BNP on Question Time: Fascism and democracy sing from the same hymn sheet

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The much-criticised appearance of Nick Griffin on BBC Question Time demonstrated that, far from being outside the political mainstream, the BNP actually serves to strengthen the bourgeoisie's democratic ideology.

There was shock, outrage and protests over the appearance of the BNP on Question Time. According to its opponents the BNP isn't a ‘normal' party but is ‘racist' and ‘fascist.' In the words of the Guardian "by inviting it on to Question Time, the BBC runs the risk of normalising" the BNP and provided "its best-ever platform for its poisonous politics".

In fact, all the the programme's participants draped themselves in the national flag at every opportunity. Jack Straw claimed the BNP lacked a "moral compass" while the rest of the politicians on the panel fell over themselves to insist they were tough on immigration. Straw bragged about the success of Labour's immigration policies, which he later repeated in the London Evening Standard: "Asylum applications, at 25,000 a year, are now a third of their peak (and below the average in the European Union 15); the dreadful backlog of appeals which was there in 1997 is being overcome, and enforced removals and voluntary departures are up threefold". This wasn't good enough for Baroness Warsi (herself a descendent of Pakistani immigrants and touted as the ‘most powerful Muslim woman in Britain') who said: "we need a cap on the number of people who are coming here", combined with more tracking and removal of those deemed illegal.

There was also a squabble over who best defended the legacy of Churchill, the man who once declared that he was "strongly in favour of using poisoned gas against uncivilised tribes" and who did not "admit that a wrong has been done to these people [Native Americans and Australian Aborigines] by the fact that a stronger race, a higher-grade race, a more worldly wise race to put it that way, has come in and taken their place".

It is clear that racism and nationalism are not the sole province of the extreme Right. The rest of the ruling class is no less willing to propagate racism and prejudice. The popular press, while decrying the BNP, runs endless campaigns about ‘immigrants' who are held responsible for every ill the capitalist system itself imposes on the ‘white working class' - housing shortages, urban decay, unemployment etc. This is the same press that vilifies Muslims for being terrorists or indulges in homophobic rants following the unfortunate deaths of gay pop stars.

Meanwhile, the democratic and multicultural British state, commanded by the Labour Party, has presided over a brutal campaign of prison camps for asylum-seekers and forced repatriation that has included removing terminally ill patients from hospital beds so that they can be deported.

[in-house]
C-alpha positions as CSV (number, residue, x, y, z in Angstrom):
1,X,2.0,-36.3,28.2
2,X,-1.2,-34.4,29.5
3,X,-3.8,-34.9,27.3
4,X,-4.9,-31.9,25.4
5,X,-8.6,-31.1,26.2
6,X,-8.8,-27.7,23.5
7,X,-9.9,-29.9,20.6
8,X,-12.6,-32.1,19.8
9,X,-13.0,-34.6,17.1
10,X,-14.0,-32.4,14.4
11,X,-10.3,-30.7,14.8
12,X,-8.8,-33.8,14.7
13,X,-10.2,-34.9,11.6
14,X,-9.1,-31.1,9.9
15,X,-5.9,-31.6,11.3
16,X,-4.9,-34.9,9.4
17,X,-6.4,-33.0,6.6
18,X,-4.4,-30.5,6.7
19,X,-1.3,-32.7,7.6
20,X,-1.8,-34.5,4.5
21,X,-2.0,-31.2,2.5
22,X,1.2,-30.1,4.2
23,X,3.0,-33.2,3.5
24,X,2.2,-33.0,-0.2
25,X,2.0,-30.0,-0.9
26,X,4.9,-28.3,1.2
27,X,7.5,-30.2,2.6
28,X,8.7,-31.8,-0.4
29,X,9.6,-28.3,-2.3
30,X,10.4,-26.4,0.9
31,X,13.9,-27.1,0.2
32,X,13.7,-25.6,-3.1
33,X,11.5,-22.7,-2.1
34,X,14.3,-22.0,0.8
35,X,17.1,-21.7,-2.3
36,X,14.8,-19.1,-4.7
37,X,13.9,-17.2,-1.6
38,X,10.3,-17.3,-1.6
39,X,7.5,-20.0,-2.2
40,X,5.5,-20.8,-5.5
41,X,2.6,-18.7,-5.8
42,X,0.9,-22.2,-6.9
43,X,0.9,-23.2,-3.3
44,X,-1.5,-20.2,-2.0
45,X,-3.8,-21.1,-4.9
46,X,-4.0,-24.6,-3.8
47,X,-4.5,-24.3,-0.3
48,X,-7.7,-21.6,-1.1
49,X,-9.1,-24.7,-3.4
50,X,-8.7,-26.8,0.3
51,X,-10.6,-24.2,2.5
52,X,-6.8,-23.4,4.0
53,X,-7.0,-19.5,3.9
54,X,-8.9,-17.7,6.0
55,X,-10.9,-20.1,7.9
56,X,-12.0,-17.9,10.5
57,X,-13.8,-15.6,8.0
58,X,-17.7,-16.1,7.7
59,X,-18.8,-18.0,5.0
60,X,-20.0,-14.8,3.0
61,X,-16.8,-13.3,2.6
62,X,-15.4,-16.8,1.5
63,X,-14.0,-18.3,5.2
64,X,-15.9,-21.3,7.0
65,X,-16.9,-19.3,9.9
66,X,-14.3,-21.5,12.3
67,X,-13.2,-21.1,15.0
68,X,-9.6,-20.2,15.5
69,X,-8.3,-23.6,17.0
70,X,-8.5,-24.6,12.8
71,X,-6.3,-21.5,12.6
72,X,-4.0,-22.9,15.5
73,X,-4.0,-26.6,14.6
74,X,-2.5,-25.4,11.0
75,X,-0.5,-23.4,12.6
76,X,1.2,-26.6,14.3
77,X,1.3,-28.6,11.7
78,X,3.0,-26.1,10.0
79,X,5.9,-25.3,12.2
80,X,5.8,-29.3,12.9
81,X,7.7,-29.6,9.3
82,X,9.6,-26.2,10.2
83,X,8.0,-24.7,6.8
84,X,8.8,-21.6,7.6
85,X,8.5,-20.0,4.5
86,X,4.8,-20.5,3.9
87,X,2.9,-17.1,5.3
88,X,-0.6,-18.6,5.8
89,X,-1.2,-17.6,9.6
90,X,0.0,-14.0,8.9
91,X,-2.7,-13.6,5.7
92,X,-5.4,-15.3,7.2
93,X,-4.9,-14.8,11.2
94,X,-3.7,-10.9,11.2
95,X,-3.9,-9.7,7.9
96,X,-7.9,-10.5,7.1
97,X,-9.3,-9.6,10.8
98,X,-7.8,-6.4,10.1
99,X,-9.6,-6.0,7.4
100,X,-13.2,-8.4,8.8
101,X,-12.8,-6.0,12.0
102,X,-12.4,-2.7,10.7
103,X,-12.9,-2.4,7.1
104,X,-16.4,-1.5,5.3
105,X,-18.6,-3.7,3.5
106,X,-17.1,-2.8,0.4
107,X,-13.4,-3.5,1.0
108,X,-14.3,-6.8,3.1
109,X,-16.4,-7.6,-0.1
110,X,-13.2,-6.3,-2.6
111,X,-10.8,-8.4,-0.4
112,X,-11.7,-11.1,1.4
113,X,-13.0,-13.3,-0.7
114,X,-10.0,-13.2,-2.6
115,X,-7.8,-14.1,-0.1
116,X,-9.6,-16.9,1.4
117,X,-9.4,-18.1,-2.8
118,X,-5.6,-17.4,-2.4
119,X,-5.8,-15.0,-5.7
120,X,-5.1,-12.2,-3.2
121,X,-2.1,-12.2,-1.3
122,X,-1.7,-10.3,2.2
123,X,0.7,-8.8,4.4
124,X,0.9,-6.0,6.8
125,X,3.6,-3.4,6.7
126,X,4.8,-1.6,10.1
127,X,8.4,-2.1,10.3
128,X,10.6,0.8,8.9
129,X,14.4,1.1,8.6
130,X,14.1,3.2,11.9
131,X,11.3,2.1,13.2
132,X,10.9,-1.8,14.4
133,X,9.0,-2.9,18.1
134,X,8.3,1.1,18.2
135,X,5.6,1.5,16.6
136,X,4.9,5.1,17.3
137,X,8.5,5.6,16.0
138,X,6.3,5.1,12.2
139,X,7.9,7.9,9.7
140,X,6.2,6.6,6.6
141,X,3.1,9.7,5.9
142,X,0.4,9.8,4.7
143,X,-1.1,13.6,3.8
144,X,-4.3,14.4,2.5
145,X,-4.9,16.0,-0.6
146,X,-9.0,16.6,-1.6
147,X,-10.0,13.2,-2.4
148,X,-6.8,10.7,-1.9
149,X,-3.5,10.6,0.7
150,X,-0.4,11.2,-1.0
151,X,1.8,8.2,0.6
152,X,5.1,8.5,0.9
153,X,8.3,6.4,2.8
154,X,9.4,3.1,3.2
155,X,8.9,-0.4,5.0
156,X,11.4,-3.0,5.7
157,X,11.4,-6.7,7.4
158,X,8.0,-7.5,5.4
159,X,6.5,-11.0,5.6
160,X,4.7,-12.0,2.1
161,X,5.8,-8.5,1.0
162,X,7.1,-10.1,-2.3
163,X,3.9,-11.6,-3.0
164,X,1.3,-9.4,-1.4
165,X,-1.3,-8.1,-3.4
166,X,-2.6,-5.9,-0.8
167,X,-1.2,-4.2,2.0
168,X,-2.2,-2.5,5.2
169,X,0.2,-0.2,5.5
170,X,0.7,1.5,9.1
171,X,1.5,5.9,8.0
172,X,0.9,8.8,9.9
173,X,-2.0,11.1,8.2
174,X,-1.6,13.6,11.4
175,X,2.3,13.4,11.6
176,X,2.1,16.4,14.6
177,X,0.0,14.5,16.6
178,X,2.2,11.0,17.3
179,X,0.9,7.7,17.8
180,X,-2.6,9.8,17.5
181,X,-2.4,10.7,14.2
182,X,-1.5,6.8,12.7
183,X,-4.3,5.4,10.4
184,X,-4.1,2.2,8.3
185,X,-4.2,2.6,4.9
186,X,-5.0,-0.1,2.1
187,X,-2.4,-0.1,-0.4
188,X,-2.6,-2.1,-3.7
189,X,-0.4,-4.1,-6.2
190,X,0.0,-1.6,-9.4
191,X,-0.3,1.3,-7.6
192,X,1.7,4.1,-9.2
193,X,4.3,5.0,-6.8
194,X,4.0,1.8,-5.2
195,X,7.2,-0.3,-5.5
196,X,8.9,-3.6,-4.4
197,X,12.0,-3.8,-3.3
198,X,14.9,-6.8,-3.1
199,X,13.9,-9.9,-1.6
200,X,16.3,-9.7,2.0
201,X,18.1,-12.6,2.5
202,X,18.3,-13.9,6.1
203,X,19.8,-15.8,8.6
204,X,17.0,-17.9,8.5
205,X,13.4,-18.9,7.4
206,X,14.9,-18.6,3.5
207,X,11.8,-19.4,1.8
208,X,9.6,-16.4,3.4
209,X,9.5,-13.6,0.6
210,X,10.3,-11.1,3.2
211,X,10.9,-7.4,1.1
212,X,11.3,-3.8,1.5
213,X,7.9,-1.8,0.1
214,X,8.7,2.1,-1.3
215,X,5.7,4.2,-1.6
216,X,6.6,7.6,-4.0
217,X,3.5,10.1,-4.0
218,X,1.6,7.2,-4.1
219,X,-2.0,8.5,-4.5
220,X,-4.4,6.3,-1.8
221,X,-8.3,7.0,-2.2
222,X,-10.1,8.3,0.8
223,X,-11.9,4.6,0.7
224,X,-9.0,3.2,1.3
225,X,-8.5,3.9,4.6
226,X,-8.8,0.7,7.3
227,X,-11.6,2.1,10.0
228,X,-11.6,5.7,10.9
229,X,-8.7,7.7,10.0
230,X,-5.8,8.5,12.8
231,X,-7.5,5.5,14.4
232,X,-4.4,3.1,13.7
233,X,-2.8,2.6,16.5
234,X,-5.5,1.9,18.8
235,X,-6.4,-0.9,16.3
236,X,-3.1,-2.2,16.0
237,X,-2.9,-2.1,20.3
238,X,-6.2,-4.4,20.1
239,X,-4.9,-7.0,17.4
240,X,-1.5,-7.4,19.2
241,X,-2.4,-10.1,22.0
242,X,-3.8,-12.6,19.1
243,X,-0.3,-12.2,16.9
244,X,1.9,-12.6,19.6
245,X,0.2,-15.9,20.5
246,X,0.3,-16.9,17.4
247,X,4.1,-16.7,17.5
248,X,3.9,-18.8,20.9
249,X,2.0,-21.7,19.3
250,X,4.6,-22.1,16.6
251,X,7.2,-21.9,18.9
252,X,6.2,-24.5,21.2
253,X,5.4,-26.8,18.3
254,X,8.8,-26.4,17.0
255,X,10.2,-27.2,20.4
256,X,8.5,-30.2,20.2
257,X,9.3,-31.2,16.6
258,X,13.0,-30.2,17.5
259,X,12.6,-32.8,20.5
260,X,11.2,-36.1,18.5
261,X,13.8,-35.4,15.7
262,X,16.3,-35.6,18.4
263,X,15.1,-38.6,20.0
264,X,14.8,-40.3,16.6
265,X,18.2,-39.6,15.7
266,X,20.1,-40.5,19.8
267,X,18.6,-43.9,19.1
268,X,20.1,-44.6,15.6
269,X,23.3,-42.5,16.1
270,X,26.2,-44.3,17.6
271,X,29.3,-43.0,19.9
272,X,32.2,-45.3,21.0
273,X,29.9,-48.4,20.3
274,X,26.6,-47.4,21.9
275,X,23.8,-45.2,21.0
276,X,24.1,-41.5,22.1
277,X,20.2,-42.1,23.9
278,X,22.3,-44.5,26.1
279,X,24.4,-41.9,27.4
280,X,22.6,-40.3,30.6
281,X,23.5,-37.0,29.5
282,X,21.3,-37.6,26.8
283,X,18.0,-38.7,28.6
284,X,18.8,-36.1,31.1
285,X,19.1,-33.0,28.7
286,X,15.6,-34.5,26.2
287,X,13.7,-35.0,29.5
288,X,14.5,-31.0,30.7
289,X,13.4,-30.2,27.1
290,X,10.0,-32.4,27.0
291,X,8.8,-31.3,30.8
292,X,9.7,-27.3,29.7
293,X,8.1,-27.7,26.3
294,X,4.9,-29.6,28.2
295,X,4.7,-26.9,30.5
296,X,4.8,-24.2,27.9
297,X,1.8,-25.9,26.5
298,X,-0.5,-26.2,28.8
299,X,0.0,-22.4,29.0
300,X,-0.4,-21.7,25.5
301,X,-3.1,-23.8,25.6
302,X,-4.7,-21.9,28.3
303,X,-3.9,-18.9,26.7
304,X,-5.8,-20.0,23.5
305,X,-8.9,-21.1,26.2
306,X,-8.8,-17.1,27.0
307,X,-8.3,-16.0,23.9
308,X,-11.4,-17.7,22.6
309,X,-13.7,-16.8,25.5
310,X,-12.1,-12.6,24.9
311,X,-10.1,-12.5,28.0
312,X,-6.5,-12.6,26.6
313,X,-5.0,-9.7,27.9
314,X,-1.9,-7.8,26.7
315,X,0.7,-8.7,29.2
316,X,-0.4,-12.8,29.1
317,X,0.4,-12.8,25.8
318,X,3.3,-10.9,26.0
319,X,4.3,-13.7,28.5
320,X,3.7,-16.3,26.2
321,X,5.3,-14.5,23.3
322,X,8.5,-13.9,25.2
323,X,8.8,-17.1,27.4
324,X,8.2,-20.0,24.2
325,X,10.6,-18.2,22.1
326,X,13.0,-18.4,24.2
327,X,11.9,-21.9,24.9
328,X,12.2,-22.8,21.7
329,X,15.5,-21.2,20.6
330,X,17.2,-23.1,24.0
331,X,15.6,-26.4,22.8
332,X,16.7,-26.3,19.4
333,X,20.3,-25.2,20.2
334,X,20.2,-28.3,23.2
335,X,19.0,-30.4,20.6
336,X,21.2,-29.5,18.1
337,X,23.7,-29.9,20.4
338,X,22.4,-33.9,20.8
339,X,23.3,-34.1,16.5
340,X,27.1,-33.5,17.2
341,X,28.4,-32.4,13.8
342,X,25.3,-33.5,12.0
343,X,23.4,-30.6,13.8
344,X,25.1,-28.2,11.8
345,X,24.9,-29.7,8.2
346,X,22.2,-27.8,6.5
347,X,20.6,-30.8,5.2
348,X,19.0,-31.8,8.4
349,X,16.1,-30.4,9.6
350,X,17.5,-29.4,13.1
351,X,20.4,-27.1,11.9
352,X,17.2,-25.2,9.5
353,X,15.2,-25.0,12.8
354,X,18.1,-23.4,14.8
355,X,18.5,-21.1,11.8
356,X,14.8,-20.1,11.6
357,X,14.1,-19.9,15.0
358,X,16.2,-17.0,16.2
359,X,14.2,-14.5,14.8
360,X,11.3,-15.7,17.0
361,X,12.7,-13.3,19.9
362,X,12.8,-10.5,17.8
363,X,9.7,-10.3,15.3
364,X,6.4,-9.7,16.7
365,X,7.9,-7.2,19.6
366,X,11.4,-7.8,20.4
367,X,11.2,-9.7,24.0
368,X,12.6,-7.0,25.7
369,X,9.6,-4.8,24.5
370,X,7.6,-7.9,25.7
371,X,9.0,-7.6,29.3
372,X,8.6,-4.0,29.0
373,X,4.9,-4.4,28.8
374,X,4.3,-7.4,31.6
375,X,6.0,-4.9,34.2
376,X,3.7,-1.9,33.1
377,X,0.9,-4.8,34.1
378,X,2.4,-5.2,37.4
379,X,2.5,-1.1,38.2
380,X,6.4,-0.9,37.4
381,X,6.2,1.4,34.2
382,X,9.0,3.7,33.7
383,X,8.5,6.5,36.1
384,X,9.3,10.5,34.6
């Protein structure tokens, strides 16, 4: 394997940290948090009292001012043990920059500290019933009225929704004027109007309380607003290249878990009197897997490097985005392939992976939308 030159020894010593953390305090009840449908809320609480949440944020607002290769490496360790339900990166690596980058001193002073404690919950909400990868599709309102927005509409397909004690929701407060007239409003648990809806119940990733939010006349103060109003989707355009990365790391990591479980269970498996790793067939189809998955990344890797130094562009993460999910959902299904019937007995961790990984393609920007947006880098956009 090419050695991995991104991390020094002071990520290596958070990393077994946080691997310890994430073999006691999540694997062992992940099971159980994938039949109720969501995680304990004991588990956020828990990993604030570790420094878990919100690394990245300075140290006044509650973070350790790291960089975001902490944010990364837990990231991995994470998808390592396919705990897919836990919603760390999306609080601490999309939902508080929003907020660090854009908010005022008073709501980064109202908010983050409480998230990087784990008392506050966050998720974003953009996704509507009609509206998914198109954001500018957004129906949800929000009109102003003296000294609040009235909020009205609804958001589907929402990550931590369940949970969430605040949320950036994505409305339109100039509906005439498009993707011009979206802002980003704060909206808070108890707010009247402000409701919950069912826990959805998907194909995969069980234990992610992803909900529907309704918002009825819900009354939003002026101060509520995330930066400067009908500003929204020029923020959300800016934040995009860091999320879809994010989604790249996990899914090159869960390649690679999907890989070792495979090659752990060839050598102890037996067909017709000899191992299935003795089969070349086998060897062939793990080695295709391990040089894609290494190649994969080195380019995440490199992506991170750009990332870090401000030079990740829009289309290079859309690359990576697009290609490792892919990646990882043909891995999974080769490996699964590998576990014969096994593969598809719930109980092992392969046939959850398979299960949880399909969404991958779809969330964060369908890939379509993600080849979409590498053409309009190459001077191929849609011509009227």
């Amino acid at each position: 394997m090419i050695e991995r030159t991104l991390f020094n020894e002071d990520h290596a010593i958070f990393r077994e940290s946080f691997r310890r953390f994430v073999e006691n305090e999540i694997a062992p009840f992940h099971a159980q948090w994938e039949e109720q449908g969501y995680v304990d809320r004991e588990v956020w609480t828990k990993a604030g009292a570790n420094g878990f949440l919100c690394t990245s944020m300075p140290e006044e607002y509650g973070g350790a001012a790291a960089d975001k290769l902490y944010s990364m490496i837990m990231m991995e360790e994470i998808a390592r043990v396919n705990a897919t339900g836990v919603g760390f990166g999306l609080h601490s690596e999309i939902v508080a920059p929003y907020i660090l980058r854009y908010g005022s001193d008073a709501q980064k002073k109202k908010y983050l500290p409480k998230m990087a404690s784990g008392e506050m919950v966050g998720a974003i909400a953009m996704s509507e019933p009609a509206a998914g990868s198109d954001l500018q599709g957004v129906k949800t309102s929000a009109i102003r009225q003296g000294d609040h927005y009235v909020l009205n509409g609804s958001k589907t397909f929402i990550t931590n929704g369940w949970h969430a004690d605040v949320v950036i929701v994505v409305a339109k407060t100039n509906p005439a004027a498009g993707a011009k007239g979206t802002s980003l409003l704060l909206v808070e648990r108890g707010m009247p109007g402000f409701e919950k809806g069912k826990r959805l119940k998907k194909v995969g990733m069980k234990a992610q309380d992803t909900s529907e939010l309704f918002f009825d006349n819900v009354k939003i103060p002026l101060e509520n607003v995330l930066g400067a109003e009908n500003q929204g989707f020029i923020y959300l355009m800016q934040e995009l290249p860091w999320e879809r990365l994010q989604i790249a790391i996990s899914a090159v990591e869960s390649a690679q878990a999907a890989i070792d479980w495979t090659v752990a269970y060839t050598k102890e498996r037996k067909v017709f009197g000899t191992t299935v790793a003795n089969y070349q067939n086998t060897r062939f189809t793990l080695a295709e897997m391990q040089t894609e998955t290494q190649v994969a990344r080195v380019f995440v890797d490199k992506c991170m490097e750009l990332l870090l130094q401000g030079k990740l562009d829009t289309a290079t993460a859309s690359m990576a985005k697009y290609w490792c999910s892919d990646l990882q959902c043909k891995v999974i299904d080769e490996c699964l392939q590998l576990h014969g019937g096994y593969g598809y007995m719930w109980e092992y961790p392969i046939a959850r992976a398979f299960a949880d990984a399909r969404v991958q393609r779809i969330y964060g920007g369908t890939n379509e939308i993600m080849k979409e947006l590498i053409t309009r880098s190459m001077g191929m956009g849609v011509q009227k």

However, the bourgeoisie has to be careful not to overplay the race card as it can provoke a response from the working class. For example, as we reported in WR316, the residents of a Glasgow ‘sink estate' took up the struggle to defend the immigrants in their community from Home Office thugs.

This is why other parts of the bourgeoisie (usually the Left) pose as the defenders of ‘human rights' and contrast the ‘inclusive', multicultural state to the brutality and racism of fascism. Not only does this mask the continuing assaults carried out by the democratic state, but it also encourages workers to seek the state's ‘protection'. One of the most poisonous elements of the current campaign is to present ‘multiculturalism' as a counterweight to the racism of the ‘white working class'. The BNP, in particular, is presented (by friend and foe alike) as being in some way representative of white workers. Warsi herself has argued for more attention to be paid to the ‘concerns' of ‘BNP voters'. The aim is to undermine the potential for working class unity across racial boundaries and keep it divided into competing ‘communities' disputing the crumbs from the exploiters' table. The ruling class wants any reaction against such divisions to be recuperated into a struggle ‘against fascism' under the control of the democratic multicultural state.

By giving the BNP more exposure - and it's possible that the BNP could have an annual apearence on Question Time - the bourgeoisie is trying to increase the impact of these campaigns. This is because it is undertaking a series of brutal attacks on working class living standards. This is the only answer it has to the crisis. But, for all its difficulties, the working class has not suffered a decisive defeat and retains the potential for developing struggles that can threaten the moribund capitalist system. It is fear of these potential struggles that moves the bourgeoisie to reinforce the ideological firewalls that constantly work to break up the unity of the working class. As long as workers are blaming other workers for their problems, there's less chance of them turning on their capitalist masters.

It is true that the working class, in its daily life, is capable of holding all sorts of prejudices. But it is also undeniable that the ruling class will encourage these at every possible opportunity. As an exploited class the working class can only defend itself in a united struggle across all the divisions imposed upon it by capitalism. In developing its struggle, the working class is forced to confront the racist, nationalist poison of the ruling class in both its democratic and fascist forms.  

Ishamael 28/10/9